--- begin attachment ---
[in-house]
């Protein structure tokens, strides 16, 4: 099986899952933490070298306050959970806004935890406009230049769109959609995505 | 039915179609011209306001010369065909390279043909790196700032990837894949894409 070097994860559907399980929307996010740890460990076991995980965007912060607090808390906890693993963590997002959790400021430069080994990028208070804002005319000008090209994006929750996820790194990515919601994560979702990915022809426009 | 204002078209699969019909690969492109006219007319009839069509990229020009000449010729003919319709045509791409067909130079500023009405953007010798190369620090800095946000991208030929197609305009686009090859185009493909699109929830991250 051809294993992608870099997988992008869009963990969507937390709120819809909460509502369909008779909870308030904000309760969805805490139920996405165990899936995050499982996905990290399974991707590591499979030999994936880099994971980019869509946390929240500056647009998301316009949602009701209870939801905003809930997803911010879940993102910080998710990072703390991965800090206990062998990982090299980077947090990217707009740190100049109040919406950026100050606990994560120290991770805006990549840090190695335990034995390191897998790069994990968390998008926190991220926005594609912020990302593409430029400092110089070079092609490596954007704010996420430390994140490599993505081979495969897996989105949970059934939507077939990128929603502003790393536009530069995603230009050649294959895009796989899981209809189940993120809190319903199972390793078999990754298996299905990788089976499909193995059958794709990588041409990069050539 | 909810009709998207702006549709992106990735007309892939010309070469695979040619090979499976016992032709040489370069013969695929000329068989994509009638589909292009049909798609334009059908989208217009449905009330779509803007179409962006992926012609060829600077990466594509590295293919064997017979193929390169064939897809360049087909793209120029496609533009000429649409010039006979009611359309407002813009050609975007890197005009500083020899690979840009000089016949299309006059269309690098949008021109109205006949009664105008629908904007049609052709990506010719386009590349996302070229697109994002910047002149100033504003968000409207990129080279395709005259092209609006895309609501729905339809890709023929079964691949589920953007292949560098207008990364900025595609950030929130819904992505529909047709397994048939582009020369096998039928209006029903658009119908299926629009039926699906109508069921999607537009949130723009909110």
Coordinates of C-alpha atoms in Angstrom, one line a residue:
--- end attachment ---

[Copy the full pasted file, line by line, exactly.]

[in-house]
């Protein structure tokens, strides 16, 4: 099986899952933490070298306050959970806004935890406009230049769109959609995505 | 039915179609011209306001010369065909390279043909790196700032990837894949894409 070097994860559907399980929307996010740890460990076991995980965007912060607090808390906890693993963590997002959790400021430069080994990028208070804002005319000008090209994006929750996820790194990515919601994560979702990915022809426009 | 204002078209699969019909690969492109006219007319009839069509990229020009000449010729003919319709045509791409067909130079500023009405953007010798190369620090800095946000991208030929197609305009686009090859185009493909699109929830991250 051809294993992608870099997988992008869009963990969507937390709120819809909460509502369909008779909870308030904000309760969805805490139920996405165990899936995050499982996905990290399974991707590591499979030999994936880099994971980019869509946390929240500056647009998301316009949602009701209870939801905003809930997803911010879940993102910080998710990072703390991965800090206990062998990982090299980077947090990217707009740190100049109040919406950026100050606990994560120290991770805006990549840090190695335990034995390191897998790069994990968390998008926190991220926005594609912020990302593409430029400092110089070079092609490596954007704010996420430390994140490599993505081979495969897996989105949970059934939507077939990128929603502003790393536009530069995603230009050649294959895009796989899981209809189940993120809190319903199972390793078999990754298996299905990788089976499909193995059958794709990588041409990069050539 | 909810009709998207702006549709992106990735007309892939010309070469695979040619090979499976016992032709040489370069013969695929000329068989994509009638589909292009049909798609334009059908989208217009449905009330779509803007179409962006992926012609060829600077990466594509590295293919064997017979193929390169064939897809360049087909793209120029496609533009000429649409010039006979009611359309407002813009050609975007890197005009500083020899690979840009000089016949299309006059269309690098949008021109109205006949009664105008629908904007049609052709990506010719386009590349996302070229697109994002910047002149100033504003968000409207990129080279395709005259092209609006895309609501729905339809890709023929079964691949589920953007292949560098207008990364900025595609950030929130819904992505529909047709397994048939582009020369096998039928209006029903658009119908299926629009039926699906109508069921999607537009949130723009909110």
Coordinates of C-alpha atoms in Angstrom, one line a residue: